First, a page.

Chapter 2

More neuroscientific analysis...

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The neuroscience barometer

Fashion customer journey average score 7.8

Our barometer, the first of its kind, uses independent analysis from the neuroscientists and customer journey experts. The scoring and ranking considers conscious and unconscious customer response, and both pre and post-purchase in equal weighting, based on the 40 elements that scientific studies suggest are most important to customer experience.

Here’s what they found…






The results? Fashion is on fire

man in jacket
From the barometer analysis, it’s clear that the standard is extremely high. The retailers are offering exemplary customer experiences, and have high scores to reflect the strength of their offering.

We see that both Adidas and Nike, two of the sportswear and athleisure fashion brands, were given above average barometer scores. In recent years, both brands have accelerated their plans to increase focus on D2C, and have enviable scale and brand affinity. It’s unsurprising that these two trailblazers, alongside international behemoths H&M and Tk Maxx, are the international retailers with highest barometer scores.

With an overall range of just 7.1, there’s not much to split the top and the bottom of the barometer. There’s an admirable level of consistency across the ten leading retailers that were analysed.

Whilst it’s reassuring that the neuroscience analysis shows relatively consistent scores, that also poses a challenge. In a market this crowded, and when customer acquisition costs five times more than customer retention, competitive edge is absolutely business critical. No-one wants, or can afford, to blend into the pack.

So where is the opportunity?

Girl on mobile device
Pre-purchase and post-purchase were given 50/50 weighting in the analysis. When we look at the pre-purchase and post-purchase barometer split side by side, post-purchase scores are, on average, higher than pre-purchase. This suggests that the delivery and returns experience is likely to create a more positive response in customers, if compared to the pre-purchase experience.

This is in line with expectations, as delivery and returns is a space we’d expect retailers to be excelling – due to the overall opportunity for innovation, as well as the risk of reputational damage and the threat of customer service operational impact. Plus, McKinsey found that last mile can be responsible for over 50% of the total logistics cost – so there is a big price tag attached to getting it wrong.

High post-purchase scoring shows that neuroscientists see this as a strong area. This is promising – and suggests that expectation is likely to be very high as a result. But, if many of the retailers are offering similar experiences that are good but not outstanding, there could be some risk of stagnation. Although scores are good, if retailers are performing well and rest on their laurels, or if customers are having their expectations met but not exceeded, shoppers will very quickly opt for the delivery experiences that are standout.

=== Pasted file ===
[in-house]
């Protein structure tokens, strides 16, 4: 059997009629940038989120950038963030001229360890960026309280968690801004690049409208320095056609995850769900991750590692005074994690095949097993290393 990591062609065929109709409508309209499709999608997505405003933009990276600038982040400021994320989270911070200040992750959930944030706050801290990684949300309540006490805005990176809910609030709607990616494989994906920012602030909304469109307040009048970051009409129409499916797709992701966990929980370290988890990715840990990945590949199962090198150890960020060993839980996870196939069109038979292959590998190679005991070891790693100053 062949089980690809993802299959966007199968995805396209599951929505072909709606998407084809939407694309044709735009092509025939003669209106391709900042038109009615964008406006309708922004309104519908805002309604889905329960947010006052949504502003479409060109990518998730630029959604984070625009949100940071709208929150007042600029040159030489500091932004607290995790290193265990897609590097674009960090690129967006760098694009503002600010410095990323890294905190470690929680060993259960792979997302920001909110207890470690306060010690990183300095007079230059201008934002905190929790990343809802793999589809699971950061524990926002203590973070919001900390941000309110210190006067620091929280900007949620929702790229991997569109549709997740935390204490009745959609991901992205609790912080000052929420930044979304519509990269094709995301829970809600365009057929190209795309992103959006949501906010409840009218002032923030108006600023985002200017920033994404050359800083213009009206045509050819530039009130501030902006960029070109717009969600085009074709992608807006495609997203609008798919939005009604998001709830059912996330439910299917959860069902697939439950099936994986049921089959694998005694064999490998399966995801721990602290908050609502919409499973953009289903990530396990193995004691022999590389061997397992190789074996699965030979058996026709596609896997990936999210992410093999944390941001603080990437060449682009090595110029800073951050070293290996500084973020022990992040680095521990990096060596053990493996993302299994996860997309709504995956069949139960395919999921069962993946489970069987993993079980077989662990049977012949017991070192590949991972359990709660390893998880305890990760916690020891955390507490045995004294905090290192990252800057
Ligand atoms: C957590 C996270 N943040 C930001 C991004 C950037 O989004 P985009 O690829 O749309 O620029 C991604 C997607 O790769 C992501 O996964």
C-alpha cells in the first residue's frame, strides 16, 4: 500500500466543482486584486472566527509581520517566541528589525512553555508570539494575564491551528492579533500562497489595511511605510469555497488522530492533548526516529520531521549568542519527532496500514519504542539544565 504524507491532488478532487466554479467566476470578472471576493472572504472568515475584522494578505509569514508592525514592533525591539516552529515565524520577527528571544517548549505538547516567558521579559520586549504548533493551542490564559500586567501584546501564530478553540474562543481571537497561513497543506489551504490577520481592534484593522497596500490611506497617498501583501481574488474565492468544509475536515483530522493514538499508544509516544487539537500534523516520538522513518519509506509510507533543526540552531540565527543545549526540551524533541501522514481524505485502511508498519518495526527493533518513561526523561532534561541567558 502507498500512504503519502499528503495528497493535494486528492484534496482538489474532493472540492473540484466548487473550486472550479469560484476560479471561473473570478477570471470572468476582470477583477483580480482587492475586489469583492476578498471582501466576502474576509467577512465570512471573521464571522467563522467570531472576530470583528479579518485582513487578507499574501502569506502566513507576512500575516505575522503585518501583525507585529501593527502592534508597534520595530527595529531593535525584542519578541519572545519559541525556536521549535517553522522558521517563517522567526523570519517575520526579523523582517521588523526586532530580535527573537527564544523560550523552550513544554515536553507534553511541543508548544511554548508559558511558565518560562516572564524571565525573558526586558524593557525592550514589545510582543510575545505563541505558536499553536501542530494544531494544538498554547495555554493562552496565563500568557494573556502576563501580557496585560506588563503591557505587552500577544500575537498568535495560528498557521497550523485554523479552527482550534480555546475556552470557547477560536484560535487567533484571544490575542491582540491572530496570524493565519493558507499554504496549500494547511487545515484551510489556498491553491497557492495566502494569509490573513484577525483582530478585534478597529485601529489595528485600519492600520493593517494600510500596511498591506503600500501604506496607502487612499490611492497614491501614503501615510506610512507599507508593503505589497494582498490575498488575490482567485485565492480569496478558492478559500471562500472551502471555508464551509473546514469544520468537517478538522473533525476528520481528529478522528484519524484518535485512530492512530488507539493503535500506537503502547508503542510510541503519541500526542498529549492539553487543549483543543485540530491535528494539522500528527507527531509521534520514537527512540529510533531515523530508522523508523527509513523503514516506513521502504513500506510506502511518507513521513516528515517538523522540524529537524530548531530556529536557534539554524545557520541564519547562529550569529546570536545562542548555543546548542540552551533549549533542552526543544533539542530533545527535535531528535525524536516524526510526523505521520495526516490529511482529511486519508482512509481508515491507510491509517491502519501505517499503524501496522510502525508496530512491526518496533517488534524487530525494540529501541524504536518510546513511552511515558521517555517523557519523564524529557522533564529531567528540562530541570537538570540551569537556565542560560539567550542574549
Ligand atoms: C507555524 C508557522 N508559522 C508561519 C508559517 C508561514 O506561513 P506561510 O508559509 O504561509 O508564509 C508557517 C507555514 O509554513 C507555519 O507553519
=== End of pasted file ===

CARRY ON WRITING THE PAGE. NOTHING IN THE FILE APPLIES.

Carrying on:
Breaking down the barometer further, the post-purchase experience scores have one outlier – a front-running retailer, who excelled during our mystery shopping experience and scored highly during the neuroscientific analysis. This retailer brings the post-purchase average barometer score up massively. The rest of the retailer scores are bunched together, with a range of only 8.2.

Borometer score

We would expect this to be an area with many varied experiences, innovations and big scoring gaps. But retailers still have some catching up – or, more accurately, spreading out – to do when it comes to making their DX a point of differentiation. Post-purchase is the only physical touchpoint between the brand and the ecommerce customer.

Changes to payment offering, product search or basket functionality often fall into two categories – high development resource for large journey change, or quick fix for marginal gain. There are a number of ways to shape the pre-purchase experience, all of which are influential to the overall customer experience. But, in post-purchase, there are some key changes that can be made once and then can significantly, and continually, ensure an ongoing enhancement in offering.

The reality is – post-purchase changes carry more impact, compared to high-effort low-return marginal gains before the buy button. With the independent scientists calculating that delivery experience alone makes up 35% of the overall customer journey experience, this is the place we feel retailers need to focus their efforts.

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